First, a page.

US to keep operating in South China Sea: Defence chief

 US Defence Secretary Ashton Carter arrives for a bilateral meeting on the sidelines of the Asean Defence Ministers' meeting in Subang.
US Defence Secretary Ashton Carter arrives for a bilateral meeting on the sidelines of the Asean Defence Ministers' meeting in Subang.AFP

KUALA LUMPUR (AFP) - US Defence Secretary Ashton Carter on Tuesday told his Chinese counterpart Chang Wanquan that the American military would continue to operate in the South China Sea.

With tensions still simmering after a US naval vessel sailed close to artificial islands China is building in the disputed waters, the pair met for about 40 minutes on the sidelines of a regional defence meeting.

“(Carter) once again reaffirmed that the United States will continue to fly, sail and operate wherever international law allows,” a senior US defence official said after the two defence chiefs met in Kuala Lumpur.

“And he clearly made the case that the South China Sea would not be an exception.”

Carter’s comments came hours after his top US admiral in the Pacific region, Harry Harris, gave a speech in Beijing in which he told China that the US military would continue to sail “wherever” international law allows.

Carter also discussed Washington’s concerns over alleged Chinese cyber-attacks.

In a meeting that was “business-like and cordial”, Chang reiterated Beijing’s position that the islets are sovereign Chinese territory and its displeasure with the guided missile destroyer USS Lassen’s presence.

The ship last week sailed within 12 nautical miles of at least one of the land formations China claims in the disputed Spratly Islands.

“They made it clear that they don’t like these measures,” a second defence official said. “But there was none of the fiery rhetoric that you may have seen in media from other officials.”

The officials said China described a “bottom line”, below which it would defend the islands.

But Carter and the US delegation saw this as open to interpretation and not an ultimatum that would deter future US sailings in the contested region.

Their talks took place in Kuala Lumpur at a meeting for defence ministers from the 10-country Association of Southeast Asian Nations (Asean).

The Asean defence chiefs are to formally sit down Wednesday with Carter, Chang and their counterparts from Russia, Australia and elsewhere in the region as part of a broader annual dialogue.

Carter’s Malaysia visit is part of an eight-day trip to the Asia-Pacific region.

Officially, Carter’s mission is intended to help push the next phase of Washington’s foreign policy “rebalance” to the region.

But a recurrent theme of the trip has been China’s construction of artificial islands.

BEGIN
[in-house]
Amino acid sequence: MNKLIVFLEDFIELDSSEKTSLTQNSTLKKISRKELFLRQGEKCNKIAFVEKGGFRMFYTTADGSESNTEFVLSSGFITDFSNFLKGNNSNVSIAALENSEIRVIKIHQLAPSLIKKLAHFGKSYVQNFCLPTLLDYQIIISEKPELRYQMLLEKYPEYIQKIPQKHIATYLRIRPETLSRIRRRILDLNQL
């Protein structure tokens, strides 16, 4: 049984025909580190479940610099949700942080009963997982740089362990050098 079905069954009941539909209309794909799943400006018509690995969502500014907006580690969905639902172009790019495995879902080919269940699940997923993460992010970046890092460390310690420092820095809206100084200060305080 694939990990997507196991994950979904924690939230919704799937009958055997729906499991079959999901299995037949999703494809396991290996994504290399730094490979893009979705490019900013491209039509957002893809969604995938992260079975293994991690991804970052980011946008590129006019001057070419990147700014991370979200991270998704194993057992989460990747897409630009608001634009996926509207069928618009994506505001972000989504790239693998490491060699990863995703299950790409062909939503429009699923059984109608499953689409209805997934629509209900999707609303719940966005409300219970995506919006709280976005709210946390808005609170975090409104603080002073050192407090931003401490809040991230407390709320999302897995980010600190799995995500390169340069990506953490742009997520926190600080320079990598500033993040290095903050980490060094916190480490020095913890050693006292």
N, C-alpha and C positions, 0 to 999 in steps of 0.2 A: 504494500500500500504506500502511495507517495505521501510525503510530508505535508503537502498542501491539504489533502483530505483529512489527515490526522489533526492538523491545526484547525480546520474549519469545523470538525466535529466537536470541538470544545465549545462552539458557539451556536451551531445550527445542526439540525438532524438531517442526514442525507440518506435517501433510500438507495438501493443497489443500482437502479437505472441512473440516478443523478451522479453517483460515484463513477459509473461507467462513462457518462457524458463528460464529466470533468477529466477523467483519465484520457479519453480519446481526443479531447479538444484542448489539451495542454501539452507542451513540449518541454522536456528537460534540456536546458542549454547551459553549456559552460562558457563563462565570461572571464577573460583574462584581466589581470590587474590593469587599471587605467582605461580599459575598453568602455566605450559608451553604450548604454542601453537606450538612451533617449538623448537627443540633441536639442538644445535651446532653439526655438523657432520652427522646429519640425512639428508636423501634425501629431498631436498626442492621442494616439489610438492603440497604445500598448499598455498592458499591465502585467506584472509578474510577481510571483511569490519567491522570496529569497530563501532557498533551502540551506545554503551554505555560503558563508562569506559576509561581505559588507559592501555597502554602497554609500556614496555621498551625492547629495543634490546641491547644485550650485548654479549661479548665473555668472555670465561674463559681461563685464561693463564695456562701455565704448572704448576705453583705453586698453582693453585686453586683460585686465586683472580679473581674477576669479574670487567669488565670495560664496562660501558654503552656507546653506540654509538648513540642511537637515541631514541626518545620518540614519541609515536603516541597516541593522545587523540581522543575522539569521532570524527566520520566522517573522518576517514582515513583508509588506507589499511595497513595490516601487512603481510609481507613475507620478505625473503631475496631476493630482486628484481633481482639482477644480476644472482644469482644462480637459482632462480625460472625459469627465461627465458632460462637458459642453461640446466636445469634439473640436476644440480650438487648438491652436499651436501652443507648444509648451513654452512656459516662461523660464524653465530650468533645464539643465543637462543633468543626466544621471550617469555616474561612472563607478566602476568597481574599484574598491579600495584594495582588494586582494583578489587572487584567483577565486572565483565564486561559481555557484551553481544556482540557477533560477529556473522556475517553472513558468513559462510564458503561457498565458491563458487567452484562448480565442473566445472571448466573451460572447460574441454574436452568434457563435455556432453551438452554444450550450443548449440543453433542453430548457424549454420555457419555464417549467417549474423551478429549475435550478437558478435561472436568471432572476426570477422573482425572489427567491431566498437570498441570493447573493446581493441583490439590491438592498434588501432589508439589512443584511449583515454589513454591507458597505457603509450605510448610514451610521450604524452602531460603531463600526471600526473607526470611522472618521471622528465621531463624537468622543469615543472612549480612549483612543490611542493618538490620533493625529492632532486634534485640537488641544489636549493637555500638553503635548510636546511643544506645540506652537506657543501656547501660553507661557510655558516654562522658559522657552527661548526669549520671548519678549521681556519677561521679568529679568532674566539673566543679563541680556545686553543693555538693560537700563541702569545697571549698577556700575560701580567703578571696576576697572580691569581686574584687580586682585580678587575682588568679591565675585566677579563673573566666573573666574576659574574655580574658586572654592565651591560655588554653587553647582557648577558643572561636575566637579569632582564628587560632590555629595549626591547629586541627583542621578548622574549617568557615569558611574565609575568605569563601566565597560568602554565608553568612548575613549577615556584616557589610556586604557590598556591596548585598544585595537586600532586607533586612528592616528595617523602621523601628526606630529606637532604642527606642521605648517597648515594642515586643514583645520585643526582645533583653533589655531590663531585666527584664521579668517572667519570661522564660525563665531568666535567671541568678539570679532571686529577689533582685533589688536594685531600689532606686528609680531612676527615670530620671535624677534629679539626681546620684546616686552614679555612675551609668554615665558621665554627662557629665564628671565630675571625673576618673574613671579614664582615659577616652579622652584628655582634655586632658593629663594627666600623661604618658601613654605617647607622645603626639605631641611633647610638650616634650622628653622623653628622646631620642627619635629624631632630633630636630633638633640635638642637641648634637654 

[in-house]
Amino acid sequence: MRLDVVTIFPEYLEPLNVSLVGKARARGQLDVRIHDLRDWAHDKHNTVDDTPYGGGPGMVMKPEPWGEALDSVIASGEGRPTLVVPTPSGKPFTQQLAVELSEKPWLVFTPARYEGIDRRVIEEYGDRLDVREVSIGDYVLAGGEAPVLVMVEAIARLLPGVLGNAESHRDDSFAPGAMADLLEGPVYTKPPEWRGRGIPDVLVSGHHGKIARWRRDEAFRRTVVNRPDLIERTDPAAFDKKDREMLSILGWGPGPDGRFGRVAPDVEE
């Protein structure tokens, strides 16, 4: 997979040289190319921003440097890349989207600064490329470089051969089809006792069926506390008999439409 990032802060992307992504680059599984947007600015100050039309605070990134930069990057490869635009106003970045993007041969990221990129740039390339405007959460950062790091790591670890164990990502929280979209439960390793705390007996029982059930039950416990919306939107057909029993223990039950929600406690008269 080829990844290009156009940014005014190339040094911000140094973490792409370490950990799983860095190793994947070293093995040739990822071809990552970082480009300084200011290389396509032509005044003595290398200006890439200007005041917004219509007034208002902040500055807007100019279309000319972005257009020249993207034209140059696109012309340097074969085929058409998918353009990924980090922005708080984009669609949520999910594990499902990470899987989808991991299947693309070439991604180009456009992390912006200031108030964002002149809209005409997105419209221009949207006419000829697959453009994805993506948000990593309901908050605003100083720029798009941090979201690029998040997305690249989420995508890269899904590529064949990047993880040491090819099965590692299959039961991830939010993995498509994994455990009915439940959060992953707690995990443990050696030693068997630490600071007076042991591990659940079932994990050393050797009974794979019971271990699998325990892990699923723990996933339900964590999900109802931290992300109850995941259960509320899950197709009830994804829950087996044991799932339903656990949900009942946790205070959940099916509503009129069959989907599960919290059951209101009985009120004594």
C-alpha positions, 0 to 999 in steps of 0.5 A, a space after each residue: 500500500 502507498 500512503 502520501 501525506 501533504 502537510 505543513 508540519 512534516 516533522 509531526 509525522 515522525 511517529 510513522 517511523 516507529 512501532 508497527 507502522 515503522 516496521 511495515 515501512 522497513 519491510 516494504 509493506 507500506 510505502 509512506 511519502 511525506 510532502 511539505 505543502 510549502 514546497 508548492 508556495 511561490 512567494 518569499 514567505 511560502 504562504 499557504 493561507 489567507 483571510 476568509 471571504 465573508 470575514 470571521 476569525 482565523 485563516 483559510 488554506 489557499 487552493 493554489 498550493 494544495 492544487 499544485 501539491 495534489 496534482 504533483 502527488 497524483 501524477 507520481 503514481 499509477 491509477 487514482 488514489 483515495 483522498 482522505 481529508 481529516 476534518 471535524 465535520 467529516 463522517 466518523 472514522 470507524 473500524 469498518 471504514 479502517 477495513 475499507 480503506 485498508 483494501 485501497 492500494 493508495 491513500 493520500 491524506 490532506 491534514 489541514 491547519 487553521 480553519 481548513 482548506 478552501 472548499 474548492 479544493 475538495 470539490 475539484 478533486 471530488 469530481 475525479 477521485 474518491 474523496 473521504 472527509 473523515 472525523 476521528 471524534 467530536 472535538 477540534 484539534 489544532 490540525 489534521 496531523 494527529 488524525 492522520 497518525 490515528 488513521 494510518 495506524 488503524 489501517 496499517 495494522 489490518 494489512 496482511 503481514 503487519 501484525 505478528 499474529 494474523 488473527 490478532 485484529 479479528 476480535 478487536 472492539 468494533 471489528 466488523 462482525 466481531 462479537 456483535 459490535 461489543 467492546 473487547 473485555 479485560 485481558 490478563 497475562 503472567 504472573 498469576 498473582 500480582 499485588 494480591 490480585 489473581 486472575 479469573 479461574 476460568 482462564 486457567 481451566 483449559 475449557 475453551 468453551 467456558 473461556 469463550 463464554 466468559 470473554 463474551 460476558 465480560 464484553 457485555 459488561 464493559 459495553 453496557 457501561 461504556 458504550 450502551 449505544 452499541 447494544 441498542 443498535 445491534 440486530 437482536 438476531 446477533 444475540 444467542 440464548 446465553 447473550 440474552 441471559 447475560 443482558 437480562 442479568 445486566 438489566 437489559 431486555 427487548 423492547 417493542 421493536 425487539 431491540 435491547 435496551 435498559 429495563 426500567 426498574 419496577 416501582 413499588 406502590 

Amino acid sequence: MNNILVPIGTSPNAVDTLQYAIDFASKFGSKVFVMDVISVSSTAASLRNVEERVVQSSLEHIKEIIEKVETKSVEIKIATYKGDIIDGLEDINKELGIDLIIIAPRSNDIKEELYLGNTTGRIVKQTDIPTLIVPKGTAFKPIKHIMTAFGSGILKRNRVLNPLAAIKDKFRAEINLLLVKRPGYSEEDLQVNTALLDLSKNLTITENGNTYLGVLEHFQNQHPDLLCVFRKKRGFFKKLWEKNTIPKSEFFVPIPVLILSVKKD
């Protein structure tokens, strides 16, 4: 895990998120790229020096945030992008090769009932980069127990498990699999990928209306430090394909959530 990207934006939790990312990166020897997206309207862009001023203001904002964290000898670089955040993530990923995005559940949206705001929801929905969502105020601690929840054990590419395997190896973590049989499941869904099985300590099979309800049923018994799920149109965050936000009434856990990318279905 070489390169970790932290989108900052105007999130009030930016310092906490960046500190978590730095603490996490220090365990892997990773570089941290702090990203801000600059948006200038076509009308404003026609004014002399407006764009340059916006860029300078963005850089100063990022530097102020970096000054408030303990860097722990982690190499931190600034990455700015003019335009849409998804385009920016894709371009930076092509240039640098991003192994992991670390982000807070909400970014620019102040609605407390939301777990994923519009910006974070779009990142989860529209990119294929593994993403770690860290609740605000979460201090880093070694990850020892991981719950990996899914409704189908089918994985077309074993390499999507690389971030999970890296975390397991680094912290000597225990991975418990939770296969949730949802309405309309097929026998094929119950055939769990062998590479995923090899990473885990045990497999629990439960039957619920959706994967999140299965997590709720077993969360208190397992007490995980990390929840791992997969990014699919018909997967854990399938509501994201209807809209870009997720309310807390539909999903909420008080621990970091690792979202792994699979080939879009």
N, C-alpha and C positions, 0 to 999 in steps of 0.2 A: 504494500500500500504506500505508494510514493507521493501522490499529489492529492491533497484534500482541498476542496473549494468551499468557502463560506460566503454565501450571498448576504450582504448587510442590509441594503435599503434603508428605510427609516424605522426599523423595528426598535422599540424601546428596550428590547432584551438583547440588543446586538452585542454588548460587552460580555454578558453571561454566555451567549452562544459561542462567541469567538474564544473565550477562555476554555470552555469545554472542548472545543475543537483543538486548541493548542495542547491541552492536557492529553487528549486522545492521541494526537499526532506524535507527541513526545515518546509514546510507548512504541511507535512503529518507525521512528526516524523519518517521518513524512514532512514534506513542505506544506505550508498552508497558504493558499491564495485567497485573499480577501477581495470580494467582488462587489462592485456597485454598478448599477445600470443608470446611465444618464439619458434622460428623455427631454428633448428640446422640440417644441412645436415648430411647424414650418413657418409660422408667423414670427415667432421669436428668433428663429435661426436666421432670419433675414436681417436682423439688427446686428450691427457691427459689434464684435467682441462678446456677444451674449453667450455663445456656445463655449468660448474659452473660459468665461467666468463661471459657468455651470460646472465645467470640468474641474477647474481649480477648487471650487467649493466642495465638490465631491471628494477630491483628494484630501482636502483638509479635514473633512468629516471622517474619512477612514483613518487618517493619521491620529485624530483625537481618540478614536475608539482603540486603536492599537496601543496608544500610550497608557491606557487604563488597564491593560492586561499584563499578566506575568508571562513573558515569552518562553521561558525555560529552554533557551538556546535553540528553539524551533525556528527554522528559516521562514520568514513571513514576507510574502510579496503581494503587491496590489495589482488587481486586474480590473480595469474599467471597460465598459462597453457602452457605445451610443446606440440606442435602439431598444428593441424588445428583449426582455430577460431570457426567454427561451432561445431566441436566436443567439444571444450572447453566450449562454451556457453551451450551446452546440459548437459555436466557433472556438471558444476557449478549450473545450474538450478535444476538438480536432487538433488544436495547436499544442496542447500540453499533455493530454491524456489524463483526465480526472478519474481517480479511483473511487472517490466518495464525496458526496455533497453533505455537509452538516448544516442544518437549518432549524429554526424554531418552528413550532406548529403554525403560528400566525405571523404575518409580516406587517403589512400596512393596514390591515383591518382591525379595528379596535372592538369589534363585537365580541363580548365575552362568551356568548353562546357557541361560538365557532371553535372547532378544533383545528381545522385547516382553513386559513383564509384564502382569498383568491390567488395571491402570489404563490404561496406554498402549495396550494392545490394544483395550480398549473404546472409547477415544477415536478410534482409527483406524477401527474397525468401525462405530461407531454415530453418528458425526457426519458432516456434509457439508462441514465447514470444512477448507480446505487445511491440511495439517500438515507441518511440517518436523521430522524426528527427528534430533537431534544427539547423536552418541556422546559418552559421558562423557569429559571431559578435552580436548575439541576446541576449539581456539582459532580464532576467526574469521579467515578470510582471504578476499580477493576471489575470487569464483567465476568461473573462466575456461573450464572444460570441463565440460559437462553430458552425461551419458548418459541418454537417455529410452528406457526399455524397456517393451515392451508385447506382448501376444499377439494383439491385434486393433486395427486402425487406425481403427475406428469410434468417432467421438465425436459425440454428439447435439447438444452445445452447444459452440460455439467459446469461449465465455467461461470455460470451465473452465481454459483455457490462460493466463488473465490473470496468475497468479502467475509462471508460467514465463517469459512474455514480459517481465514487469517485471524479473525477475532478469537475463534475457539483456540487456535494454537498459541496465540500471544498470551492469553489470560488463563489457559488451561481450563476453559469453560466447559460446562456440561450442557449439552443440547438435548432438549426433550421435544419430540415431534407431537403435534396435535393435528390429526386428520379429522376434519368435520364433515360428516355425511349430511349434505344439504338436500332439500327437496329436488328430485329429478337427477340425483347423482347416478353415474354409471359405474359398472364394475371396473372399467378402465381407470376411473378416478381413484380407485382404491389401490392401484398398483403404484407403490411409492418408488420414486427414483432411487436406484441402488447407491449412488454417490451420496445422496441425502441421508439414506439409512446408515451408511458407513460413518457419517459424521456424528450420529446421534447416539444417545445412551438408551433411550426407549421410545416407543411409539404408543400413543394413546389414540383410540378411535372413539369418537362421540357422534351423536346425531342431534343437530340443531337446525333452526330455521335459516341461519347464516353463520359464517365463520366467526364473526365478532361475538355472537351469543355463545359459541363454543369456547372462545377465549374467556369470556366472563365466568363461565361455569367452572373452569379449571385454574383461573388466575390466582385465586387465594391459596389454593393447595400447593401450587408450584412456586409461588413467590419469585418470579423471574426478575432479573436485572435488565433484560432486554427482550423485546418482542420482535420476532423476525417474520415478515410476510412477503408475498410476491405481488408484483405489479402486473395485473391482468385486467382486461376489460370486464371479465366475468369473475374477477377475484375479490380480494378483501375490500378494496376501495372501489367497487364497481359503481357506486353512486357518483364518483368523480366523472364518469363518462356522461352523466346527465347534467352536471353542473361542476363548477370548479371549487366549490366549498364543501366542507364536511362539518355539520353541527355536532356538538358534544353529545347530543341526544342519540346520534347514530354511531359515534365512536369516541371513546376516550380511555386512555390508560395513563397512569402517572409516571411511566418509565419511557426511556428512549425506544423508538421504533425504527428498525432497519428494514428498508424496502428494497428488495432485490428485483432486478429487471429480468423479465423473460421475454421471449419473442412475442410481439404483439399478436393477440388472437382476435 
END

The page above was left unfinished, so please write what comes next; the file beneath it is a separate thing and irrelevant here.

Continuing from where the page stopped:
In Beijing, Harris’ speech at the Stanford Center at Peking University provoked an angry reaction.

 

Chinese officials rebuked Harris, who heads the US Pacific Command, with the People’s Liberation Army chief of general staff Fang Fenghui telling him it had “created a disharmonious atmosphere for our meeting and this is very regretful”.

Foreign ministry spokeswoman Hua Chunying said Washington’s call for Beijing to stop militarising the South China Sea while itself sending warships was “a typical manifestation of hypocrisy and hegemonism.”

Washington says it takes no position on sovereignty disputes in the region and the sail-by was intended to protect freedom of navigation under international law, which it sees as potentially threatened by China’s activities.

Beijing claims sovereignty over almost the whole of the South China Sea on the basis of a segmented line that first appeared on Chinese maps in the 1940s.

The Philippines, Vietnam, Malaysia, Brunei and Taiwan also have overlapping claims in the sea.

Washington has repeatedly said it does not recognise Beijing’s claims to territorial zones around the artificial islands it has built.

The contretemps comes as the world’s two largest military powers work to keep their cool over the troubled waters.

However, conciliatory gestures were tucked behind the rhetoric. Carter accepted an invitation to visit Beijing in the spring, and Harris praised US-China ties.

Carter and Chang also noted the importance of military-to-military dialogue.

Two days after the USS Lassen’s voyage, the chief of US naval operations spoke with his Chinese counterpart via video.

US officials said the call between Admiral John Richardson and Admiral Wu Shengli, who commands the Chinese navy, was “professional and productive”.

But China’s official Xinhua news agency paraphrased Wu as warning his counterpart of the risk of “a serious situation between frontline forces... or even a minor incident that could spark conflict”.

Beijing’s response to the USS Lassen sailing appears to have been carefully calibrated, with authorities expressing outrage, summoning US ambassador Max Baucus to protest, and saying they monitored and warned away the vessel – but without physically intervening.

China’s position on the islands is leading many countries in the region “to want to intensify their security cooperation with the United States”, Carter said on Sunday.